Woodworker's Journal February 2021

Woodworker’s Journal is the magazine for people who love to work with wood. Woodworkers of any skill level will find top-tier plans to build great projects, expert reviews of woodworking tools, and a ton of woodworking tips and techniques. Get Woodworker's Journal digital magazine subscription today and get inspired and motivated.

United States
Rockler Press, Inc
USD 5.99
USD 19.95
6 Números

en este número

1 min.
editor picks: our favorite plans …

With each new issue of Woodworker’s Journal we provide four new woodworking plans. We put a lot of thought and work into these efforts, and I hope it shows. With that said, we have been doing this for a good while now, and for that reason there are many projects in our archive that are practical, fun to build and just might spark your interest. As editors, we have our favorites that we would like to share with you. For that reason, look to this spot in the magazine each issue for our picks. Or you simply can find them at www.woodworkersjournal.com/wjfeaturedplans —Rob Johnstone Shaker Plan Collection These practical and functional projects are designed in the Shaker style. They’re beautiful and simple. Item #WJ172 Three Classic Workbenches Workbenches from three expert woodworkers, all with their own…

10 min.
from our readers

A NEW YEAR, FULL OF OPPORTUNITIES Some folks wake up every morning and view the day as new, fresh and full of opportunities and excitement. There are others who start the day with a list of things concerning them and consternation regarding what to do about them. People face the new year with attitudes similarly divergent. Some are more positive about it, and others are not so much. Well, if ever there was a year that I would want to be an improvement on the previous one, it would be 2021. While the future is always unknown, I am truly hoping that this new year brings with it a degree of peace and some relief from the challenges that 2020 showed us in spades. (Not to beat a dead horse, but if…

2 min.
hints for drying bowls, removing sleeves

Pillowcases Make Handy, Reusable Bowl Driers Woodturners often store unseasoned, green bowls in paper grocery bags filled with shavings. This slows down the drying time and helps to prevent checking. But paper grocery bags aren’t as common as they used to be. I’ve found that old pillowcases and even today’s cloth grocery bags make great alternatives. Bowls season in them just as well as paper bags, in my experience, and you can use them over and over again. Jake Marks Melbourne, Florida Right-sizing a Dowel Hole When a dowel is slightly undersized for the hole you’ve drilled for it, a scrap piece of fabric is a great way to shore up the fit. Spread glue on a small piece of fabric and the dowel. Place the fabric over the dowel hole, and tap the dowel…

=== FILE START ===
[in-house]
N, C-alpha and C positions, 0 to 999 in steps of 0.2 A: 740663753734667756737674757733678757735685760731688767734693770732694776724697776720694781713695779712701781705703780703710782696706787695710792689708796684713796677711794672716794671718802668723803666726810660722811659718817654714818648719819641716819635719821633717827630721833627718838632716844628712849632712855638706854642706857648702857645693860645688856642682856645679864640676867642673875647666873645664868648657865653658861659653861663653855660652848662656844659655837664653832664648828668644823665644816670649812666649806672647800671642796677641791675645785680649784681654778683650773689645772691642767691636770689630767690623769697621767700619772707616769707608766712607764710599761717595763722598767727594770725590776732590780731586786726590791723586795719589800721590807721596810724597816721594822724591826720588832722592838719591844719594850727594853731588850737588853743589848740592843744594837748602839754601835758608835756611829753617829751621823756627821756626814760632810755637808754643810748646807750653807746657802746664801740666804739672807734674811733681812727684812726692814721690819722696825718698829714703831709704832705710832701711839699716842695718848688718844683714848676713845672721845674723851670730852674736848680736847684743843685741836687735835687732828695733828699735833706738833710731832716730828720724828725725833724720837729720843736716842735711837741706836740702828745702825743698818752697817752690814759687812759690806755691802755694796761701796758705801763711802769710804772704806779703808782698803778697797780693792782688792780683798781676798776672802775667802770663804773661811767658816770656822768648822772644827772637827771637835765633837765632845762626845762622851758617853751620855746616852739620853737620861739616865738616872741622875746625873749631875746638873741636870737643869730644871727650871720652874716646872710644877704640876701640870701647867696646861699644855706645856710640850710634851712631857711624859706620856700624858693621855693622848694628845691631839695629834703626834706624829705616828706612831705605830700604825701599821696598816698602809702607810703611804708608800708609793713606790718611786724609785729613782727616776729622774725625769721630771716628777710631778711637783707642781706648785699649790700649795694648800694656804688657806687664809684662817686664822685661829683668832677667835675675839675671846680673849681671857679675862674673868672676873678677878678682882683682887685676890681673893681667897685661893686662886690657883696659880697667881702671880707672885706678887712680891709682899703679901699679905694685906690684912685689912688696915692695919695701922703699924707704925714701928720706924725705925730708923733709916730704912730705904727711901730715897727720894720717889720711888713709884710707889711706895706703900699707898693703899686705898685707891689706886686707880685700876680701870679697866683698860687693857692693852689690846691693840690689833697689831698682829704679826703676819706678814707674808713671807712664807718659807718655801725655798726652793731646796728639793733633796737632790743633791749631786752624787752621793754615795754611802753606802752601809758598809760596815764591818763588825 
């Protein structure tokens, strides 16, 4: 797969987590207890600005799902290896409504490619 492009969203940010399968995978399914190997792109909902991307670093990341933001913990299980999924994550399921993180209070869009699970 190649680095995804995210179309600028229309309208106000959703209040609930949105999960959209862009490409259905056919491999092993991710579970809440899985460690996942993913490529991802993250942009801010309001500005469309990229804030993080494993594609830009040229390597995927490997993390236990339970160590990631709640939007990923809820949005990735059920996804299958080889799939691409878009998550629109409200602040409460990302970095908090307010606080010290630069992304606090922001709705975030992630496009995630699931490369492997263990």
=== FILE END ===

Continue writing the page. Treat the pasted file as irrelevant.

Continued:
5 min.
pyrography: a brand new way to draw

It dawned on me one summer while teaching at an arts camp for children, that my students could spice up their illustration projects by using heated tools to burn their drawings into wood. The tools were rudimentary soldering irons I’d found in a bin of loose supplies, and although I had no previous experience using them, the students and I took right to it. We practiced on leftover scraps of wood, ultimately creating some beautiful work we were proud of. Though simply a fleeting project idea at the time — a small, nearly unnoticeable moment in the bustle of long, creative days — that brief introduction to a brand new way to “draw” sparked my now decade-long fascination with an art form known as pyrography. As a lifelong lover of drawing, I relished…

7 min.
applying textured surfaces to turned vessels

The artistic impact of turned wooden vessels is based on shape, the wood they are turned from and any embellishments made by the turner. Common embellishments are carving, wood burning, drawing and texture followed by paint, stain and finish. In this article, let’s take a look at various texturing options we can add to vessels to add impact to their design. Scraping Lines One of the simplest ways to add texture is by scraping evenly spaced grooves with a V scraper. If done well it can add interest and beauty to a vessel. “If done well” is the key phrase here, and while the technique sounds simple, it is anything but. The scraper must be sharp and frequently resharpened. The incised grooves must be evenly spaced, often nearly or actually touching each…

16 min.
cherry wine cabinet

James Krenov’s distinctive cabinets, elevated on long-legged bases, have inspired scores of woodworkers to imitate similar forms. I’m one of them! So when the opportunity finally came to build a cherry cabinet on legs, I jumped at the chance. Our art director Jeff Jacobson drafted the overall concept, including the unusual frame-within-a-frame apron design of the leg base. If you look closely, four inner walnut frames set behind a “belt” of dovetailed cherry outer aprons. It’s a light and dark peek-a-boo effect that definitely catches the eye! These walnut frames and the tops of the leg tenons also protrude above the aprons, to suggest a sense of lightness, as though the cabinet is lifting off its base. Our project’s upper cabinet features through dovetails that connect the corners, and its 15½"-deep…